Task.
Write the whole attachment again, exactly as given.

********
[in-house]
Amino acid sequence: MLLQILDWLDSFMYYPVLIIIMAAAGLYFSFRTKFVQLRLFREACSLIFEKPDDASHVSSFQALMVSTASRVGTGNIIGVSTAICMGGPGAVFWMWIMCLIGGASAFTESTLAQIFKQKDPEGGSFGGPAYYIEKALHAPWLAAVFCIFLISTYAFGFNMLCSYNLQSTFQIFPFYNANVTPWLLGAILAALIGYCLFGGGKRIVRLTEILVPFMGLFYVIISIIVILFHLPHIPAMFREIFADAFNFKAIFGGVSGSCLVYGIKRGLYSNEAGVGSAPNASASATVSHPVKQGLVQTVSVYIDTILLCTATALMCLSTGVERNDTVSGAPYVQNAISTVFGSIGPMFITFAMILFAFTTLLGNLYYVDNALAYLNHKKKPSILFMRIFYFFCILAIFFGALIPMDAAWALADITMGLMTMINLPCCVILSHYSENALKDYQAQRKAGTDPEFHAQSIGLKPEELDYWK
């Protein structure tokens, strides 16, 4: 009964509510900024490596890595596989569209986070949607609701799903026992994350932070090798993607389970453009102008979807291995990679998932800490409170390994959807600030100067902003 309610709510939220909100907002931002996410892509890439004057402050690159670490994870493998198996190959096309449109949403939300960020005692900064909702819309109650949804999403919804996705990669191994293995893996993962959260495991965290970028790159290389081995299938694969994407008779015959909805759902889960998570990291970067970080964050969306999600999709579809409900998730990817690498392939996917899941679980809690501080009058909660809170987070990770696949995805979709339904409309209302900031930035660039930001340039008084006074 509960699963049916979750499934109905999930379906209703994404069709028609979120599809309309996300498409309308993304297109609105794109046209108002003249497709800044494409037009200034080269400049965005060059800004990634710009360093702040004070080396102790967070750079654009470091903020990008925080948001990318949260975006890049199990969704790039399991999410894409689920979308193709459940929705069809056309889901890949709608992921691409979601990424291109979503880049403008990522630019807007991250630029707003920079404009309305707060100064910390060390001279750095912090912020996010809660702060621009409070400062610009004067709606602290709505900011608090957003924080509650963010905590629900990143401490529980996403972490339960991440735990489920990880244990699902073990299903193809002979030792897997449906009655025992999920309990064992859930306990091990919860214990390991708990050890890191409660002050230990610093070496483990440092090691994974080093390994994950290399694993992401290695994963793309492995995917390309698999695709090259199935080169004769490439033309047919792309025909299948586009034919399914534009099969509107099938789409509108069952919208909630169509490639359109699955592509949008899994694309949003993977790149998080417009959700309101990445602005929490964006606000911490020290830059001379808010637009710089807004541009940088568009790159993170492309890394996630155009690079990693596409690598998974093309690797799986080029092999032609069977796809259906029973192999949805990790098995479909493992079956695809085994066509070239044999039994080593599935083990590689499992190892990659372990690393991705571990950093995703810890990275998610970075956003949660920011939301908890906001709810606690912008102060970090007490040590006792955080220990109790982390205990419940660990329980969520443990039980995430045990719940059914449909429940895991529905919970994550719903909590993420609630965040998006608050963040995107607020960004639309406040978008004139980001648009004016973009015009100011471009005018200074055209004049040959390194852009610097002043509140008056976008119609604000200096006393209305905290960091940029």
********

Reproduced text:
[in-house]
Amino acid sequence: MLLQILDWLDSFMYYPVLIIIMAAAGLYFSFRTKFVQLRLFREACSLIFEKPDDASHVSSFQALMVSTASRVGTGNIIGVSTAICMGGPGAVFWMWIMCLIGGASAFTESTLAQIFKQKDPEGGSFGGPAYYIEKALHAPWLAAVFCIFLISTYAFGFNMLCSYNLQSTFQIFPFYNANVTPWLLGAILAALIGYCLFGGGKRIVRLTEILVPFMGLFYVIISIIVILFHLPHIPAMFREIFADAFNFKAIFGGVSGSCLVYGIKRGLYSNEAGVGSAPNASASATVSHPVKQGLVQTVSVYIDTILLCTATALMCLSTGVERNDTVSGAPYVQNAISTVFGSIGPMFITFAMILFAFTTLLGNLYYVDNALAYLNHKKKPSILFMRIFYFFCILAIFFGALIPMDAAWALADITMGLMTMINLPCCVILSHYSENALKDYQAQRKAGTDPEFHAQSIGLKPEELDYWK
């Protein structure tokens, strides 16, 4: 009964509510900024490596890595596989569209986070949607609701799903026992994350932070090798993607389970453009102008979807291995990679998932800490409170390994959807600030100067902003 309610709510939220909100907002931002996410892509890439004057402050690159670490994870493998198996190959096309449109949403939300960020005692900064909702819309109650949804999403919804996705990669191994293995893996993962959260495991965290970028790159290389081995299938694969994407008779015959909805759902889960998570990291970067970080964050969306999600999709579809409900998730990817690498392939996917899941679980809690501080009058909660809170987070990770696949995805979709339904409309209302900031930035660039930001340039008084006074 509960699963049916979750499934109905999930379906209703994404069709028609979120599809309309996300498409309308993304297109609105794109046209108002003249497709800044494409037009200034080269400049965005060059800004990634710009360093702040004070080396102790967070750079654009470091903020990008925080948001990318949260975006890049199990969704790039399991999410894409689920979308193709459940929705069809056309889901890949709608992921691409979601990424291109979503880049403008990522630019807007991250630029707003920079404009309305707060100064910390060390001279750095912090912020996010809660702060621009409070400062610009004067709606602290709505900011608090957003924080509650963010905590629900990143401490529980996403972490339960991440735990489920990880244990699902073990299903193809002979030792897997449906009655025992999920309990064992859930306990091990919860214990390991708990050890890191409660002050230990610093070496483990440092090691994974080093390994994950290399694993992401290695994963793309492995995917390309698999695709090259199935080169004769490439033309047919792309025909299948586009034919399914534009099969509107099938789409509108069952919208909630169509490639359109699955592509949008899994694309949003993977790149998080417009959700309101990445602005929490964006606000911490020290830059001379808010637009710089807004541009940088568009790159993170492309890394996630155009690079990693596409690598998974093309690797799986080029092999032609069977796809259906029973192999949805990790098995479909493992079956695809085994066509070239044999039994080593599935083990590689499992190892990659372990690393991705571990950093995703810890990275998610970075956003949660920011939301908890906001709810606690912008102060970090007490040590006792955080220990109790982390205990419940660990329980969520443990039980995430045990719940059914449909429940895991529905919970994550719903909590993420609630965040998006608050963040995107607020960004639309406040978008004139980001648009004016973009015009100011471009005018200074055209004049040959390194852009610097002043509140008056976008119609604000200096006393209305905290960091940029």